viii, 89 pages : illustrations, facsimiles, maps, photographs ; 30 cm #0521 Signed by Author
Sir William Thorley Loton (11 June 1838 – 22 October 1924), was an Australian politician.
Born at Dilhorne in Staffordshire, England on 11 June 1838, William Loton was the son of publican and farmer Joseph Loton. He was educated by private tutor, but abandoned his schooling at the age of 14 to join the London firm of Copestake Moore and Co. In 1863, he emigrated to Western Australia, arriving on board the Strathmore on 25 March. He then entered commerce in Perth and Geraldton. On 13 February 1868 he married Anne Morris, with whom he would have three sons and three daughters. They lived in a large residence on the corner of Bulwer and Lord Streets in Perth, which he named Dilhorn after his birthplace.
In 1867, Loton partnered with Walter Padbury to form the firm of Padbury, Loton and Co. The firm was involved in a variety of mercantile activities, mostly in the north-west of the state, and owned three coastal trading ships. It was also involved in a number of agricultural and pastoral developments, with extensive property holdings in the north west and also at Perth, Guildford and Northam. Loton sold out of the partnership in 1889, thereafter concentrating his efforts on two of his properties.
Between 1870 and 1910, Loton was heavily involved in numerous businesses, boards and societies. He was a director of the Perth Building Society from 1872 to 1888; a director of the WA Bank from 1882 to 1924, and its chairman after 1909; and a director of CML Insurance. In 1884 he was appointed a Justice of the Peace. He was active in a number of clubs and societies, including the Northam Agricultural Society and the Royal Agricultural Society. He served on the Central Board of Education until 1892, and was a member of the Metropolitan Water Board in 1909 and 1910. In 1871 he was a foundation member of the Weld Club, and he later became a life member of the Western Australian Club. He was a benefactor of St George’s Cathedral, and a trustee of the Church of England in Western Australia from 1888.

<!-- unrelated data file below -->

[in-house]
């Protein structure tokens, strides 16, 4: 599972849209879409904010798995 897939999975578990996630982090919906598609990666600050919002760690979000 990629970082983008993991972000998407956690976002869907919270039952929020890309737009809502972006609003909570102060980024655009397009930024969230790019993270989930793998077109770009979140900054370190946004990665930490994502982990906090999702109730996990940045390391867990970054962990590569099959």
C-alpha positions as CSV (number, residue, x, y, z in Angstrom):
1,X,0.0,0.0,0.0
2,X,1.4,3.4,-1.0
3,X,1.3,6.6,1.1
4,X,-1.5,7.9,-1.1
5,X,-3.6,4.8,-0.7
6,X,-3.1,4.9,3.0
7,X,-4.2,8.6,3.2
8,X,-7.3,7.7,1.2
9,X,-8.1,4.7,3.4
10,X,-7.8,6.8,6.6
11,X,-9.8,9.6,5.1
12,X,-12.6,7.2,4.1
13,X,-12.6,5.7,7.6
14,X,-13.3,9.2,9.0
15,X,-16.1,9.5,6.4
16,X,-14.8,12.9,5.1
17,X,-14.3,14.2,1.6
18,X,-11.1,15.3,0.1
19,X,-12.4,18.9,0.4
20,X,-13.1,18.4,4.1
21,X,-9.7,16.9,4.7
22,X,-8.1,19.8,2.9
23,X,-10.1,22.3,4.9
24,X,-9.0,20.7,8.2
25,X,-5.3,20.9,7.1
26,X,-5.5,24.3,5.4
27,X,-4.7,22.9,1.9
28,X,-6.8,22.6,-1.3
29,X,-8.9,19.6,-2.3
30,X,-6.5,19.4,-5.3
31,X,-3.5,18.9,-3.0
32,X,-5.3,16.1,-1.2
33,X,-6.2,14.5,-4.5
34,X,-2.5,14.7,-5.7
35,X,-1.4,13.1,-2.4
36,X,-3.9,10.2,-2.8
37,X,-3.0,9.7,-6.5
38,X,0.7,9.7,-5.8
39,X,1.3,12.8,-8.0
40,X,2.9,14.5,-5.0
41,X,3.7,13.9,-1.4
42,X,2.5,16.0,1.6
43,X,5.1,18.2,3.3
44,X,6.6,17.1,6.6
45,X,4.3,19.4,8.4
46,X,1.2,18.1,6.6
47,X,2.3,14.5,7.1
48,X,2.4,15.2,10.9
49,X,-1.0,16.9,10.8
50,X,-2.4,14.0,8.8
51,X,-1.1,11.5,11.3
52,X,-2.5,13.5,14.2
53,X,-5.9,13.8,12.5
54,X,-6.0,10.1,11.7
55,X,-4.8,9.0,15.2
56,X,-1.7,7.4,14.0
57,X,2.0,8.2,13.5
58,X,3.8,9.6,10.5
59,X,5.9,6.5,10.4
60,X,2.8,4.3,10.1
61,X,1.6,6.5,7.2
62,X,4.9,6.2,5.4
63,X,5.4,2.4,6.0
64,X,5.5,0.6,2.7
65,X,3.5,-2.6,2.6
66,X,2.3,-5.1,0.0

On 14 July of that year, he was nominated to the Western Australian Legislative Council, a position that he held until resigning on 13 December 1887. A little over a year later on 4 February 1889, he was elected to the Legislative Council seat of Greenough in succession to Alfred Hensman. When Western Australia gained responsible government in December 1890, Loton won the seat of Swan in the Legislative Assembly, holding it until the election of 4 May 1897, which he did not contest. In 1891 he was part of the Western Australian delegation to the National Australasian Convention, at which the future federation of the Australian colonies was discussed, and he was again appointed to attend the Federal Conventions of 1897 and 1898.
On 13 June 1898, Loton won a Legislative Council Central Province seat in a by-election. He held it until the election of May 1900, which he did not contest. He unsuccessfully contested the Legislative Assembly seat of Moore on 24 April 1901, then served for about a year as Mayor of Perth. In May 1902 he won an East Province seat in the Legislative Council in a by-election, holding it until his retirement from politics at the election of 21 May 1908.
Loton was the original owner of Loton’s Paddock. He sold it to the Perth Council in September 1904, and they established a recreation area there. It was named Loton Park until 1909 when it was renamed Perth Oval.